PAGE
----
• a historically over-valued US market
  • nearly a full generation of corporate capital allocator wariness about investing in organic growth and a related plateauing in labor productivity
  • corporate profit margins still 40% above historical norms
  • US federal debt as a percentage of GDP is up from 64% to 108% since 2007
  • an unsustainable and worst-in-world US fiscal deficit trajectory (true of advanced economies broadly)
  • sixteen years and counting of US production growth below 2% without a single 4% print
  • deflationary demographic trends
  • high levels of underlying financial risk from a protracted period of market complacency during the central bank's protracted experiment with zero-bound interest rate policies

The tables below summarize critical macroeconomic and valuation metrics for key countries in each major region. These factors inform both the overall asset allocation and specific country weightings recommended herein. Color codes were added as an optical aid, with red reflecting worrisome and potentially short-worthy factor trends ("Awful"), pink reflecting "Weak," light green reflecting "Good" and dark green "Great" combinations of sovereign balance sheet, production growth, fiscal trajectory, inflation and equity values. Brief notes are also provided for each country.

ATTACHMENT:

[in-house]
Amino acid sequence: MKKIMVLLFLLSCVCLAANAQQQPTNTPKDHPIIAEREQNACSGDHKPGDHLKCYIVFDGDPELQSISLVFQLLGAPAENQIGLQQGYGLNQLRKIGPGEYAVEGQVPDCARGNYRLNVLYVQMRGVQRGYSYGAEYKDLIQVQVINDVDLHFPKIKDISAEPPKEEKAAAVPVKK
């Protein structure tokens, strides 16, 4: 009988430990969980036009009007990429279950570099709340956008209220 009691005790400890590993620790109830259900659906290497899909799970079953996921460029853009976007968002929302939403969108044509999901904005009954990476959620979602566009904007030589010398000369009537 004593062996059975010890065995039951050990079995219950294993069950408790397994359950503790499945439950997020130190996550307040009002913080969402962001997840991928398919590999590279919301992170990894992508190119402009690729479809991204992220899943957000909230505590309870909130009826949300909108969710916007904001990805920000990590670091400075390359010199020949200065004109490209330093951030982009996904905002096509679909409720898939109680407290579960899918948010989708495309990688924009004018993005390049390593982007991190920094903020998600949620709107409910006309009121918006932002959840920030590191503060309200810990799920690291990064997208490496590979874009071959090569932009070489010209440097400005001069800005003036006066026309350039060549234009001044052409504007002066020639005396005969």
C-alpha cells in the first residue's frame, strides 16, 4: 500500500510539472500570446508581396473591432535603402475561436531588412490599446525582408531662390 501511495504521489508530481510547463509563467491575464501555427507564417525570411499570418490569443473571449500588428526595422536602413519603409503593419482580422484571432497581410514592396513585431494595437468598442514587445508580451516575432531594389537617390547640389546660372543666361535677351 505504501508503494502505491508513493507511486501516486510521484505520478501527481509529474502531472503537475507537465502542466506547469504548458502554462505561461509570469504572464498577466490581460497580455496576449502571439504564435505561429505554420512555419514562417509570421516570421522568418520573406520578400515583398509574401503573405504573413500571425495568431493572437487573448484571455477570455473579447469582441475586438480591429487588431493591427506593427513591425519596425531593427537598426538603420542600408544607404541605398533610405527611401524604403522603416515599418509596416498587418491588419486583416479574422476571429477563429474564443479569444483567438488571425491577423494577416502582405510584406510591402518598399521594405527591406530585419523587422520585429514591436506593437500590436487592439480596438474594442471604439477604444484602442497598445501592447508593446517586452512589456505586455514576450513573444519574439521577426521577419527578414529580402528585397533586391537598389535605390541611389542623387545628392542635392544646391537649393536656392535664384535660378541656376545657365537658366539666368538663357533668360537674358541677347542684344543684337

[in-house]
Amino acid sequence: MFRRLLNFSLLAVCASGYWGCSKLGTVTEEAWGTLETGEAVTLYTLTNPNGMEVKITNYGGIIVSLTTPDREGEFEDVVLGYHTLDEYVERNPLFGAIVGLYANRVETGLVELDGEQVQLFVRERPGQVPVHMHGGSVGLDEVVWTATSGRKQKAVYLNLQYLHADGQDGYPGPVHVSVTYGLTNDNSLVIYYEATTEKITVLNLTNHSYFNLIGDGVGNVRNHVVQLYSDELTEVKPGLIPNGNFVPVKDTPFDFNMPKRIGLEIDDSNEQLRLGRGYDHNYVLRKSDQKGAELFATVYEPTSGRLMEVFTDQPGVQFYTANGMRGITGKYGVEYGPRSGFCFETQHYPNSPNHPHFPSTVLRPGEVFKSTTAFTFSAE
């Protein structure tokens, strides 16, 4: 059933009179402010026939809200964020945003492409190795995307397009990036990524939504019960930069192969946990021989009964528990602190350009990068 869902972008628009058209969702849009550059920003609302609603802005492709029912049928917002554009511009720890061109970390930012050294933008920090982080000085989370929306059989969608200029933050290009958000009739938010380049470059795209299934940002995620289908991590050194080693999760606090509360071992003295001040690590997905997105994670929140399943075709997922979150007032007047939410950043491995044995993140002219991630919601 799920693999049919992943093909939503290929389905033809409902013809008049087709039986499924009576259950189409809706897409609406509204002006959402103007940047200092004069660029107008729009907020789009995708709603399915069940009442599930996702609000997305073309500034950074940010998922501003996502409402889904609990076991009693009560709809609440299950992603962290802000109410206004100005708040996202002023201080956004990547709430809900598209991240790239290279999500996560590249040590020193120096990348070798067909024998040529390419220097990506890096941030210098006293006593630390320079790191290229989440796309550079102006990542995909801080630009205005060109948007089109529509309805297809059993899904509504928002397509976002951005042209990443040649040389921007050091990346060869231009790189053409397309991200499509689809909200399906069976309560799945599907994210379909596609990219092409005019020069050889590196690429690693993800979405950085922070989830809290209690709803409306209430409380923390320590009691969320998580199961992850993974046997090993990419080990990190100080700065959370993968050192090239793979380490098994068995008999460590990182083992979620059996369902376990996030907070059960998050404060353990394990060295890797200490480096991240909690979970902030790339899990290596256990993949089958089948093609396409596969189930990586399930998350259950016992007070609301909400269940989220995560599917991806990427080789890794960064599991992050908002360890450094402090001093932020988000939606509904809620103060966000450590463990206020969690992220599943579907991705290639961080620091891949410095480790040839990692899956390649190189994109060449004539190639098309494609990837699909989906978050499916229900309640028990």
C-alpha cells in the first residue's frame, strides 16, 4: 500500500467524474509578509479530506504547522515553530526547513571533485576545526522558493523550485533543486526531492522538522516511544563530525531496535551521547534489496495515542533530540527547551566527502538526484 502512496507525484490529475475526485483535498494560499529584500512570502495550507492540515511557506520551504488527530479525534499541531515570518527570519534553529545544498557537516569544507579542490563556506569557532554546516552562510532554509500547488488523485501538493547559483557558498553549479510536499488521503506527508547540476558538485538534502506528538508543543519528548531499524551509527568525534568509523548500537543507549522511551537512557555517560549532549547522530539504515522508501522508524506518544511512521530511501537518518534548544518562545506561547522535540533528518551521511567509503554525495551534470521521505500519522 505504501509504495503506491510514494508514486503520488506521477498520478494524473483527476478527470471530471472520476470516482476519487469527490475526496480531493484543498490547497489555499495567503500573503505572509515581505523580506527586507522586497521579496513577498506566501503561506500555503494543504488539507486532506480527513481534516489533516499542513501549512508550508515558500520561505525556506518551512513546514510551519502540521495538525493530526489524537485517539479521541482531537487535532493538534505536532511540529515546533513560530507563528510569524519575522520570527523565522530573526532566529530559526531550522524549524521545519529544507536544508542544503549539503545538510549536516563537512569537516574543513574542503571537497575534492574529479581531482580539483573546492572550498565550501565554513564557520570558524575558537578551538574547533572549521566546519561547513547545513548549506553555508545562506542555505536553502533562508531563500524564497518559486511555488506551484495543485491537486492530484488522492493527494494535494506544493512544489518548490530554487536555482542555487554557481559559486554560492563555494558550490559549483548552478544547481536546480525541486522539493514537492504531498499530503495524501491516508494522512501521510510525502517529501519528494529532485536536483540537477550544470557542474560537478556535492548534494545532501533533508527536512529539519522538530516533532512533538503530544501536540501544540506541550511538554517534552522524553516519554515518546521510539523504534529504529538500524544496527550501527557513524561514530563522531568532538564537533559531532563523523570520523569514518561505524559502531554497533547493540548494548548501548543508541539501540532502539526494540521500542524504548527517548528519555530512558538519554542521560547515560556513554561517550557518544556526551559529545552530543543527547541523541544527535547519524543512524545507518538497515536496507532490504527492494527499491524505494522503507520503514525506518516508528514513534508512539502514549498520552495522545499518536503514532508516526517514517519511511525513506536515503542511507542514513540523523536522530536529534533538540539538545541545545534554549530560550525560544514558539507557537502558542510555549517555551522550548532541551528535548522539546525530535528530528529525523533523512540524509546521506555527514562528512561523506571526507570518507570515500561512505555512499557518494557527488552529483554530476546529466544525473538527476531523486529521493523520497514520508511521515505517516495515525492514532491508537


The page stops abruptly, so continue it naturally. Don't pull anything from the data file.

Macro-economic Trends and Value Metrics by Region/Country

Source: International Monetary Fund and other public sources.

International equities (20%) offer more interesting value opportunities than the US. We remain cautious about China because of chronic misallocation of capital and a poor balance sheet when shadow debt is appropriately included, corruption and lack of transparency. But current market levels, 7.6 PE and 1.0 price-earnings to growth ratio ("PEG") warrant 5% exposure via iShares MSCI China (NYSEARCA:MCHI). See tables below - dark green shading suggests stronger macro and better investment potential, light green positive but less so, orange not attractive, and red borders are short-worthy - see notes for equity versus debt.